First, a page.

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Comparison of an Instant Pot, a Pressure Cooker, a Slow Cooker, and a Crockpot

Modern homes are stuffed with electronics, appliances, and gadgets, ranging from simple tools and toys to high-tech devices such as smart thermostats and flat-screen televisions. 

We’re all about decluttering. We’re a little biased regarding kitchen appliances (because what’s better than slicing tomatoes with a brand-new knife?), but let’s face it: many of the cooking capabilities overlap. Furthermore, in general, less is more. 

We would hate for you to inadvertently purchase two tools that perform the same function or to purchase a new appliance only to discover that you already own something similar. Whether you’re considering joining the Instant Pot bandwagon (we’re all for it!) or adding a slow cooker to your countertop, we’ve outlined the differences between these confusing countertop appliances, so you don’t purchase duplicates. Continue reading to discover the distinctions between pressure cookers, Instant Pots, slow cookers, and Crock-Pots. 

What Is a Pressure Cooker? 

Pressure cooking is one of the most efficient and time-saving methods for preparing one-pot meals, such as soup, stew, or chili. Add ingredients to the pot and secure the lid; when heated, pressure cookers raise the boiling point of water and trap steam inside, reducing cooking time by as much as 70 percent. When cooking is complete, you can manually release the steam via the pressure release valve (if your model has one) or allow it to release on its own. 

Electric and stovetop pressure cookers are the two most common types. Stovetop models cook at a higher pressure than electric models, resulting in a higher temperature. Electric pressure cookers take longer to heat up but have more features (don’t worry, they still reduce cooking time by hours). Most electric pressure cookers on the market today are multi-cookers, such as the immensely popular Instant Pot (see below). This means they perform a vast array of additional tasks in addition to pressure cooking: They slow-cook, steam, prepare rice, and sauté in a single pot. 

A word about safety: modern pressure cookers are unlike your grandmother’s. The notion that pressures cooking is dangerous is a myth from the past. Today, they include dependable safety features such as locking lids, quick pressure-release valves, and intelligent auto-shutoff functions. Most models will detect excessive heat and shut down automatically. 

What Is an Instant Pot? 

Instant Pot is the most popular multi-cooker brand and one of the most popular kitchen appliances. Instant Pot is available in various sizes, configurations, and models, but they all share the characteristics of convenience, hands-free cooking, and versatility.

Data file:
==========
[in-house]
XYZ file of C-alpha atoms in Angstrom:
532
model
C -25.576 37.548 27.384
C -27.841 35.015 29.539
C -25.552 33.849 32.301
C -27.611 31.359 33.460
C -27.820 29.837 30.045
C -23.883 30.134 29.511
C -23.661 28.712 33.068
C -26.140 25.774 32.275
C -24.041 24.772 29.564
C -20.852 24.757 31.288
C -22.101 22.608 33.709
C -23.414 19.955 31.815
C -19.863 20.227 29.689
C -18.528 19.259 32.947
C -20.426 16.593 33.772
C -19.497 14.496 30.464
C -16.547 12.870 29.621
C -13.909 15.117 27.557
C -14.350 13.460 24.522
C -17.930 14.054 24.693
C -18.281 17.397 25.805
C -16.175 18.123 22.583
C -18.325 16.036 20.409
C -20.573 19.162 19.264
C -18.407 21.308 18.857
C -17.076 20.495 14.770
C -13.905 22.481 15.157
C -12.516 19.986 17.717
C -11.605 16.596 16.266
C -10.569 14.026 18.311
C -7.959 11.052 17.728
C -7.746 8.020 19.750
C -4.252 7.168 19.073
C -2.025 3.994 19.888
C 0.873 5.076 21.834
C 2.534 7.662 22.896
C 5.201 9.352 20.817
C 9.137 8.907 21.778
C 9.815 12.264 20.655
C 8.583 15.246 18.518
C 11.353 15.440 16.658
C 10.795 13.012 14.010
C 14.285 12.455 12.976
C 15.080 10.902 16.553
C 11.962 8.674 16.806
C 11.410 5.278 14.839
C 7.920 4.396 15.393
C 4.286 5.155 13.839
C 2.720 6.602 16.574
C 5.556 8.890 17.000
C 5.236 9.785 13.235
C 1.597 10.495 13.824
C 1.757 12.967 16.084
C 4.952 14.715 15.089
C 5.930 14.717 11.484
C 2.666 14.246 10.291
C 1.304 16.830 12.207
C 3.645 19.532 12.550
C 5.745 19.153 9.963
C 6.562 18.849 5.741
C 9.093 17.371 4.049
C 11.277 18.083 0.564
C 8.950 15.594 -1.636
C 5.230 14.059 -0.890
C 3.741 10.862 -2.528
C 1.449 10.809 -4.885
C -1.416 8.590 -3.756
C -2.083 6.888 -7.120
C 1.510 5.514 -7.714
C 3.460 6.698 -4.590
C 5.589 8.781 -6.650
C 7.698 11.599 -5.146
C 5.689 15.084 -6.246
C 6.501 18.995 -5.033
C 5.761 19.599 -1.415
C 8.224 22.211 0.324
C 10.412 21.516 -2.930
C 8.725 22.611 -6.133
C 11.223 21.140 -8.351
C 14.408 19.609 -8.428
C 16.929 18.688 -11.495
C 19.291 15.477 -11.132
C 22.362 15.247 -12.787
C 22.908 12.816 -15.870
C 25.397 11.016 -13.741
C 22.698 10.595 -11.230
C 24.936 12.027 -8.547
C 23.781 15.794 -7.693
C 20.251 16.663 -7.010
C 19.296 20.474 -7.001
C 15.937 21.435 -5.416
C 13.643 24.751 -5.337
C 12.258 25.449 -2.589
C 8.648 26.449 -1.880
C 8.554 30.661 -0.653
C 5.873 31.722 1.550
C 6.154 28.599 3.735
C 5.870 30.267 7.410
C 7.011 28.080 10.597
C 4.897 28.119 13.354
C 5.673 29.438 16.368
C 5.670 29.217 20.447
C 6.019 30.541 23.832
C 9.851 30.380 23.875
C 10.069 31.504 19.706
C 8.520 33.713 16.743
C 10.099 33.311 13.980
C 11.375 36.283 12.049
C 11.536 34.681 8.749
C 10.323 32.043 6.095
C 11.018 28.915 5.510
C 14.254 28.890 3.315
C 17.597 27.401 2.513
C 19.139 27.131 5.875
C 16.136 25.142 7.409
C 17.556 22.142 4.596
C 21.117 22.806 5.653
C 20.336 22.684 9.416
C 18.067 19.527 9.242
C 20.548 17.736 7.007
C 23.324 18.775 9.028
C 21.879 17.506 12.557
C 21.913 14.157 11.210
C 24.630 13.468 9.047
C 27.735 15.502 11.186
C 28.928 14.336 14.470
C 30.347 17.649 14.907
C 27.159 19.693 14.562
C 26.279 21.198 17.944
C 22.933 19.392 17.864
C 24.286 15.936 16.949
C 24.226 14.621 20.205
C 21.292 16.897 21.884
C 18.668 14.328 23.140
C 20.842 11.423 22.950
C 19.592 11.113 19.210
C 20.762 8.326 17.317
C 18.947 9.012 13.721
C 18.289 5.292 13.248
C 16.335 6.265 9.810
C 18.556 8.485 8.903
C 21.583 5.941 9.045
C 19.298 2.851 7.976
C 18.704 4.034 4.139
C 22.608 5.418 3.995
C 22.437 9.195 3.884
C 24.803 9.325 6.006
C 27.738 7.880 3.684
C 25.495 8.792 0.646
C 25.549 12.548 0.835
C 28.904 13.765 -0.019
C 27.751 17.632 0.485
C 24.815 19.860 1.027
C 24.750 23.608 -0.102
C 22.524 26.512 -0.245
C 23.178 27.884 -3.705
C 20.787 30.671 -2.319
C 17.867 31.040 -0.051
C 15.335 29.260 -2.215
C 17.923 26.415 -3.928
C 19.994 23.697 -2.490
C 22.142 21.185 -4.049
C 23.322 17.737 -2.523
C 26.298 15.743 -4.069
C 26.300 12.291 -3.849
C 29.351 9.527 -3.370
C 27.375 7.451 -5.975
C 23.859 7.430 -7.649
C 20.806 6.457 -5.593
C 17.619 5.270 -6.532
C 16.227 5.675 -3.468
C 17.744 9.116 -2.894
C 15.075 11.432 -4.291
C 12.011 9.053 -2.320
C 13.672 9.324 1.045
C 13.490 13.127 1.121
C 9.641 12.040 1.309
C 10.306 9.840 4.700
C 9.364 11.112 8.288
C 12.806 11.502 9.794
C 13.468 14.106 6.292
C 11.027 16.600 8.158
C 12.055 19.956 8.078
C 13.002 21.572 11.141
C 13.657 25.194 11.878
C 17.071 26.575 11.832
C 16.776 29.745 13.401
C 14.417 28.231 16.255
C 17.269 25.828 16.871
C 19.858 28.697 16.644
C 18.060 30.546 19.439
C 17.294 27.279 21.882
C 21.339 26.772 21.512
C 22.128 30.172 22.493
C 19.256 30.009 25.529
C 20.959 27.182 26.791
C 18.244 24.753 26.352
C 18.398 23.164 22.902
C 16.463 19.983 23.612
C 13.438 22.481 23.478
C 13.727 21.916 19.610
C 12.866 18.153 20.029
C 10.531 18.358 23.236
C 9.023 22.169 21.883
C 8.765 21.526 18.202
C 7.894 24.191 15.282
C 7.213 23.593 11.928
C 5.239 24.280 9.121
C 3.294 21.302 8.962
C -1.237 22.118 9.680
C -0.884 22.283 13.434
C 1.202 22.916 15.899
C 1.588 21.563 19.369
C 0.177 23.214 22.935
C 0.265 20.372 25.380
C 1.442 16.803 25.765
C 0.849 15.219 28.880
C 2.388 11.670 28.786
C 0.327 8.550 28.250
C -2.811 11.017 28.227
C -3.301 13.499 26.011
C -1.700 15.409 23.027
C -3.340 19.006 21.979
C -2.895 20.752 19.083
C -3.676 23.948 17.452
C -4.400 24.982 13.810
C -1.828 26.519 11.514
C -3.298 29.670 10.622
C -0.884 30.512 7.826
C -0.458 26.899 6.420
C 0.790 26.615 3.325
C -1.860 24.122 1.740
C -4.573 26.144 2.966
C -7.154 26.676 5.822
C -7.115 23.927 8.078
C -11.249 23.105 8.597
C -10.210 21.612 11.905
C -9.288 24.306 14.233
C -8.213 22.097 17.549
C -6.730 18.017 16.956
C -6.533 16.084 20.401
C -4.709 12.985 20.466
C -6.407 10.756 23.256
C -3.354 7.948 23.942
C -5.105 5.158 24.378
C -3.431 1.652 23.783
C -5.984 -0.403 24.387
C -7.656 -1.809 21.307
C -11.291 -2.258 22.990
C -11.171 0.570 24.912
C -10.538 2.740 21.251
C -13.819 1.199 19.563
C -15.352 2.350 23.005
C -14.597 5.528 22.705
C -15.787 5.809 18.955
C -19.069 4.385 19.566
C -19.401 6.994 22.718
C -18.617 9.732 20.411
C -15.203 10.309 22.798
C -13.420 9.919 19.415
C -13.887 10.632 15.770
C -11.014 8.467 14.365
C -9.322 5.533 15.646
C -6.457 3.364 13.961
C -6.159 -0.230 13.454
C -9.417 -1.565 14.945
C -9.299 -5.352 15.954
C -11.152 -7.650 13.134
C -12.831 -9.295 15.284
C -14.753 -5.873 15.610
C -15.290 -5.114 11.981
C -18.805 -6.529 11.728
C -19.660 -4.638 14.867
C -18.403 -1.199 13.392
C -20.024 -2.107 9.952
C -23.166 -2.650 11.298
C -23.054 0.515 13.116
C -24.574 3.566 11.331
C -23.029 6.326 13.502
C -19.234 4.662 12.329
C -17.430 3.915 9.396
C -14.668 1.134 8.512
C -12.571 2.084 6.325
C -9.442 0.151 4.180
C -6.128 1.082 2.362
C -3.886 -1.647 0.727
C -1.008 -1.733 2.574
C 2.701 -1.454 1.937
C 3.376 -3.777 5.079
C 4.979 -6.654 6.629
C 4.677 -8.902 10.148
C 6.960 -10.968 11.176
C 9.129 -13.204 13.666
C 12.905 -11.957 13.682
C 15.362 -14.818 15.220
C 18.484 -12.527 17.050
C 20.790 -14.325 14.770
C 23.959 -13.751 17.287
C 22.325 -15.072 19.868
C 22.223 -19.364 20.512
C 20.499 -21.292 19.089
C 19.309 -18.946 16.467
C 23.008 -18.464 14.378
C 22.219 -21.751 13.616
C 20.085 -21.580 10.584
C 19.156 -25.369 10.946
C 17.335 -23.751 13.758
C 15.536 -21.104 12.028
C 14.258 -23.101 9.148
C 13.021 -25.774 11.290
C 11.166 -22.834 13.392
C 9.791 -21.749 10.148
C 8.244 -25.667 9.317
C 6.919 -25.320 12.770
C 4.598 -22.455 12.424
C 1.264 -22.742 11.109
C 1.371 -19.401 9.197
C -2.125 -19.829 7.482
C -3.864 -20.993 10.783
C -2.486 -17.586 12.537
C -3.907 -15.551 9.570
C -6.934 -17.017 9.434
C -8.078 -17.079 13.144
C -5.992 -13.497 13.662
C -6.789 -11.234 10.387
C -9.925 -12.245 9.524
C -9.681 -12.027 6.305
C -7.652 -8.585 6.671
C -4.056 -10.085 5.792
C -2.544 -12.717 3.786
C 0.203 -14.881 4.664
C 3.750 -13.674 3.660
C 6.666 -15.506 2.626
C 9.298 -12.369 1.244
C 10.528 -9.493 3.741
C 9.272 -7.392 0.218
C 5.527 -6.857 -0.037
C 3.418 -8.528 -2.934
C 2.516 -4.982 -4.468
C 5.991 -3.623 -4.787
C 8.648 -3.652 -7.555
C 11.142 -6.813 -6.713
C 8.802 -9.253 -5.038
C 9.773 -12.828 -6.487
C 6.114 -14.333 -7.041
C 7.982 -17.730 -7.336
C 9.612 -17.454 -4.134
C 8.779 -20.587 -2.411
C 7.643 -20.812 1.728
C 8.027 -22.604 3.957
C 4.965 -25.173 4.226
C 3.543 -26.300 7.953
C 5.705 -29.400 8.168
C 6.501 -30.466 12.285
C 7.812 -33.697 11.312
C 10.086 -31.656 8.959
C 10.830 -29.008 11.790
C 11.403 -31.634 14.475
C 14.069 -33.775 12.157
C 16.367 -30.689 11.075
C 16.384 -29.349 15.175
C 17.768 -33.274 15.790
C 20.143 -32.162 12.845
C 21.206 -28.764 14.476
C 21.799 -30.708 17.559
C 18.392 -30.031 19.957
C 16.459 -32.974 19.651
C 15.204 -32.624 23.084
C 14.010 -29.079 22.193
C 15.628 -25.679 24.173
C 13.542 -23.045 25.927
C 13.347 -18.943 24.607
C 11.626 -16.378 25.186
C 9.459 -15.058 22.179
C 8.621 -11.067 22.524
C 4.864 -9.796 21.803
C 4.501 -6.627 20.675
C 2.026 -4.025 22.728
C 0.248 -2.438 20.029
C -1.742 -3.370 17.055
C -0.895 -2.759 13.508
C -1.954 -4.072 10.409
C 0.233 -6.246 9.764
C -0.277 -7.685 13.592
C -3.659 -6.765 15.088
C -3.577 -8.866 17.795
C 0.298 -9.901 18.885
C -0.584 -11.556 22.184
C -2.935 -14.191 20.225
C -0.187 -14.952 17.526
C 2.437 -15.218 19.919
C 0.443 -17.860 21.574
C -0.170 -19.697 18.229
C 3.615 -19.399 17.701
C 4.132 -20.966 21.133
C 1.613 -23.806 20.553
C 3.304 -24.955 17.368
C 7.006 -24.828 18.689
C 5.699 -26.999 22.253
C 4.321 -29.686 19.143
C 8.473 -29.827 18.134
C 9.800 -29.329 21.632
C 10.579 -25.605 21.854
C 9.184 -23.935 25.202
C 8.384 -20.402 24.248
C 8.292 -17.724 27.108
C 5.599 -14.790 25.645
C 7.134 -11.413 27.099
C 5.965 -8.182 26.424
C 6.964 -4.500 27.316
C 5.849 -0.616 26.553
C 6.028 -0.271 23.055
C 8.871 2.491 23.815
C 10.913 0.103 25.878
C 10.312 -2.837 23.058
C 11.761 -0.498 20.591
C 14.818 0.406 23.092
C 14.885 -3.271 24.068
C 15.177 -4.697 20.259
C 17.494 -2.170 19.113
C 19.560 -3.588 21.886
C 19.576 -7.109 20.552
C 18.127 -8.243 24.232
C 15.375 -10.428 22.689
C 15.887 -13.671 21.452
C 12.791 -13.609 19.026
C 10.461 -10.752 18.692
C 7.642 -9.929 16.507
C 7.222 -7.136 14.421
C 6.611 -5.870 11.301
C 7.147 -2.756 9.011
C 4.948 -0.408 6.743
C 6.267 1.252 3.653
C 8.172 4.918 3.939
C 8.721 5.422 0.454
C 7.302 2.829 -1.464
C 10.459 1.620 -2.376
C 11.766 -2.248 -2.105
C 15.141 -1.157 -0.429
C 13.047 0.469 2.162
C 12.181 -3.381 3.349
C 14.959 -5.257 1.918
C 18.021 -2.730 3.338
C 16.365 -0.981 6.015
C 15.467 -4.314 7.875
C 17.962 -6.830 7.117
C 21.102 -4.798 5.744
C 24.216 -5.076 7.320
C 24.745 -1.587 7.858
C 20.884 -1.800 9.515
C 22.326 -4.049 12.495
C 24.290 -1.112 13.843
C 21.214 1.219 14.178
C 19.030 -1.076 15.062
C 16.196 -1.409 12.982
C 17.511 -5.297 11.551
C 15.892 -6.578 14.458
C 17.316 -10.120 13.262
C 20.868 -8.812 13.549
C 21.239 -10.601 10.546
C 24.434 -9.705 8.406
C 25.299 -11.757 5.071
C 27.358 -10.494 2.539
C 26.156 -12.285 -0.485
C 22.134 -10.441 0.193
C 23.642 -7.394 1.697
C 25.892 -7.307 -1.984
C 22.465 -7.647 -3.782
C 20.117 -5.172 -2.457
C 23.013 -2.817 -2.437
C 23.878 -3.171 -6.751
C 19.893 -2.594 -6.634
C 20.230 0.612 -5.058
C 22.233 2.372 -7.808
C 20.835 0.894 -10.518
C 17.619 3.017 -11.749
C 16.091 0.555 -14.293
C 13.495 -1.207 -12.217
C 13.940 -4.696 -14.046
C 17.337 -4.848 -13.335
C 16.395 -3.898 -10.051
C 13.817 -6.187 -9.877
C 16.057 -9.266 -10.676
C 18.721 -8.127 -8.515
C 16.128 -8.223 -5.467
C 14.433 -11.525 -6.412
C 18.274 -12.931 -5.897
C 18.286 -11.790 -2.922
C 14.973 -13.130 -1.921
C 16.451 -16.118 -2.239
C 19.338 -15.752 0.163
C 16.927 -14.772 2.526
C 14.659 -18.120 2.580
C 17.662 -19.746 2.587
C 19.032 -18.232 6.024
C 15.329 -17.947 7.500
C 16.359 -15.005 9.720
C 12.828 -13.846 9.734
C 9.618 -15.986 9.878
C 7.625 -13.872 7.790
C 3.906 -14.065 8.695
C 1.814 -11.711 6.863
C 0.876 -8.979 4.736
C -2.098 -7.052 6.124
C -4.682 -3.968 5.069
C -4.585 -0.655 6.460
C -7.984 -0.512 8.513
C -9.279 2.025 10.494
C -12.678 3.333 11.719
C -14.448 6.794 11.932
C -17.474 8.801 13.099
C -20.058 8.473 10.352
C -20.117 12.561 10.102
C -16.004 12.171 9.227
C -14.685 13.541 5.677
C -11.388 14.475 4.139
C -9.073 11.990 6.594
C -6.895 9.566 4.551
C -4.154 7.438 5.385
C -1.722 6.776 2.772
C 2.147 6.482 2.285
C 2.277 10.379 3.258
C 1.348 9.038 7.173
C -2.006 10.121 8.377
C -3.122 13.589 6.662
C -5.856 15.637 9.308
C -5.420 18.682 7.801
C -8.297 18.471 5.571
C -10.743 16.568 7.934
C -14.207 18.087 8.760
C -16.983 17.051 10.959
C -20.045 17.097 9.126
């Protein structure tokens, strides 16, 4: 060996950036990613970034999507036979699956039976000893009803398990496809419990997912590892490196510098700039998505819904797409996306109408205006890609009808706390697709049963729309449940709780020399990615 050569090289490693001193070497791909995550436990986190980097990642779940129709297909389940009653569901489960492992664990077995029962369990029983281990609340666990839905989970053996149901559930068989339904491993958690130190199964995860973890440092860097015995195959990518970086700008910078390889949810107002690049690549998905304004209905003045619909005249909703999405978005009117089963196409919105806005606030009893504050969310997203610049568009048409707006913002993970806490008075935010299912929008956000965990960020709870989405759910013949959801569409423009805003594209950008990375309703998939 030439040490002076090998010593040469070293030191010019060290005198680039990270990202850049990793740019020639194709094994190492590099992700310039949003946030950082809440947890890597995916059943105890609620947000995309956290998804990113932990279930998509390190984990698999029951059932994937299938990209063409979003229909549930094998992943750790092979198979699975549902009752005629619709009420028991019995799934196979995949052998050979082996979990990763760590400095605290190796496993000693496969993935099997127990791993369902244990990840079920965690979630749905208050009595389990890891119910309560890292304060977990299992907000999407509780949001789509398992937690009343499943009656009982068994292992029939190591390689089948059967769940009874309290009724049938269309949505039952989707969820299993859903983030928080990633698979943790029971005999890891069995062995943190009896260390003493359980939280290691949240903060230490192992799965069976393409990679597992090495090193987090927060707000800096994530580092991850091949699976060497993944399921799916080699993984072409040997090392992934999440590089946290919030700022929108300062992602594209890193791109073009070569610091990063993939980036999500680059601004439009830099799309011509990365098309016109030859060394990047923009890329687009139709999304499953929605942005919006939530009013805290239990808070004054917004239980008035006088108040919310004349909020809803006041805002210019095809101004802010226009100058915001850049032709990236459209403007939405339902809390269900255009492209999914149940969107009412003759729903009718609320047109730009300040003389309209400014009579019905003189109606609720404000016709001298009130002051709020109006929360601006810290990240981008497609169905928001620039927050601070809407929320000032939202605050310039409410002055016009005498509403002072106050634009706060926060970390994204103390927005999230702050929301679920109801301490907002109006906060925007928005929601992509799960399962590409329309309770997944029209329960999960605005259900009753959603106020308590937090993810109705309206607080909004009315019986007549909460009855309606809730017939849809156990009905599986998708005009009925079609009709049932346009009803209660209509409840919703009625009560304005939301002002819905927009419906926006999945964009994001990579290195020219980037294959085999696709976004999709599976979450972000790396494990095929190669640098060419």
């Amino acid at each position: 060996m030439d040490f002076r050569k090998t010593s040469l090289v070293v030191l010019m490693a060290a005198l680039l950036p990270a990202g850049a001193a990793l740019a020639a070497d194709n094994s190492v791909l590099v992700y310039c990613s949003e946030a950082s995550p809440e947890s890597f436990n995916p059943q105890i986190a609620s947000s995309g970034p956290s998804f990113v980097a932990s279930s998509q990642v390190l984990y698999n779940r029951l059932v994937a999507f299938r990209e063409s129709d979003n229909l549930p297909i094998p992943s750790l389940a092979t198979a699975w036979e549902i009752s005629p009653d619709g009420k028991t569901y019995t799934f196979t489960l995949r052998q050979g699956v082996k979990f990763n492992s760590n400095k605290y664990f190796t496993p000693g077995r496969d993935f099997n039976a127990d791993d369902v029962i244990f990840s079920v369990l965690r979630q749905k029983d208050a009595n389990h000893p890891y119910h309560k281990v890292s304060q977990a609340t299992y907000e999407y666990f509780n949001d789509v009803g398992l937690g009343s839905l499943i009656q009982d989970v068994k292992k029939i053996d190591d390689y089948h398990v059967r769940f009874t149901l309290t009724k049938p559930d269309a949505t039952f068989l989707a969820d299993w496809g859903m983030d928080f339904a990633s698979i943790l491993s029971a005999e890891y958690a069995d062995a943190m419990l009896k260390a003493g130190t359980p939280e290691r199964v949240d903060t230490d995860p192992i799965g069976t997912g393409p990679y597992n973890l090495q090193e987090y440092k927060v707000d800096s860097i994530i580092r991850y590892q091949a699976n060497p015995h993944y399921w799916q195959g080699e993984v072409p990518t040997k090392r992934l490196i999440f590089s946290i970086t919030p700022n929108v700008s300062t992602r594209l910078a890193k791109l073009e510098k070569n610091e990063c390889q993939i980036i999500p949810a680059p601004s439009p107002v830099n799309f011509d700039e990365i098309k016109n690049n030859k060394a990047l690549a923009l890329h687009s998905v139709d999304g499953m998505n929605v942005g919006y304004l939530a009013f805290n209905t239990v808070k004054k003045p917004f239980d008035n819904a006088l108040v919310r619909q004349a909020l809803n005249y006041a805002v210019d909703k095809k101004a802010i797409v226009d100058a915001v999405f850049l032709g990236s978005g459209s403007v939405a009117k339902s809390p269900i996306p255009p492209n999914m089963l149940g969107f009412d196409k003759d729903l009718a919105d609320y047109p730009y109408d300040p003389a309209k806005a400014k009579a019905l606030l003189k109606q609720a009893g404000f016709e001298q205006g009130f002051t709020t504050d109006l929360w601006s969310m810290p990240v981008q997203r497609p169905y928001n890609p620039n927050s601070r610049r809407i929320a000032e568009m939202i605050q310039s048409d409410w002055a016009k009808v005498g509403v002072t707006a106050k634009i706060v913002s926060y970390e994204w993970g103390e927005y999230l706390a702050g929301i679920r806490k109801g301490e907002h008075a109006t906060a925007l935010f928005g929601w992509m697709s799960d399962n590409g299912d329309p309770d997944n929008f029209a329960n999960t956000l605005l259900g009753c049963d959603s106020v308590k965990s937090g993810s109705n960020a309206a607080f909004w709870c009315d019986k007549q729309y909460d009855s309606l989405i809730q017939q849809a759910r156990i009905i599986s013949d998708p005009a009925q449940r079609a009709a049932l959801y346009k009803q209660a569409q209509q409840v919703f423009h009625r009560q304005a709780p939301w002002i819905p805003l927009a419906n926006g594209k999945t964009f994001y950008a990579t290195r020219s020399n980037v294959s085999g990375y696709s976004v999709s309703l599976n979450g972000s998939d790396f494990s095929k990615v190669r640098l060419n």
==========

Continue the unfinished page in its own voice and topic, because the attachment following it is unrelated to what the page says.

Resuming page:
All Instant Pots are capable of pressure cooking, slow cooking, steaming, cooking rice, warming, and sautéing. Some models can sterilize baby bottles, make yogurt, or provide WiFi connectivity. 

What Is a Slow Cooker? 

A slow cooker is an excellent appliance option for setting and forgetting. This is the one for those who want to come home from a long day at the office to a hot meal already prepared. Load your slow cooker with meat and vegetables for soups or stews before you leave in the morning, and the food will cook all day on low heat. Many modern models can be programmed to cook for a specified number of hours and then automatically switch to keep warm mode. A Crockpot is a slow cooker brand. 

What Is a Crockpot? 

Crockpot is the most popular brand of slow cookers. Some people use “Crockpot” interchangeably with “slow cooker,” but the company is merely one of numerous slow cooker and multi-cooker manufacturers (like Kleenex vs. tissues). Crockpots are an excellent, affordable option for slow cookers, with countless models and sizes available. 


If you’re interested in preparing stews, soups, and one-pot meals more quickly and with less effort, we believe you’ll appreciate owning a pressure cooker, slow cooker, or Instant Pot. The Instant Pot is both a pressure cooker and a slow cooker, so you will not need to purchase both separately. And don’t rush out to buy a Crockpot if you already own a slow cooker that you adore (they’re great, but who needs two identical kitchen appliances)? 

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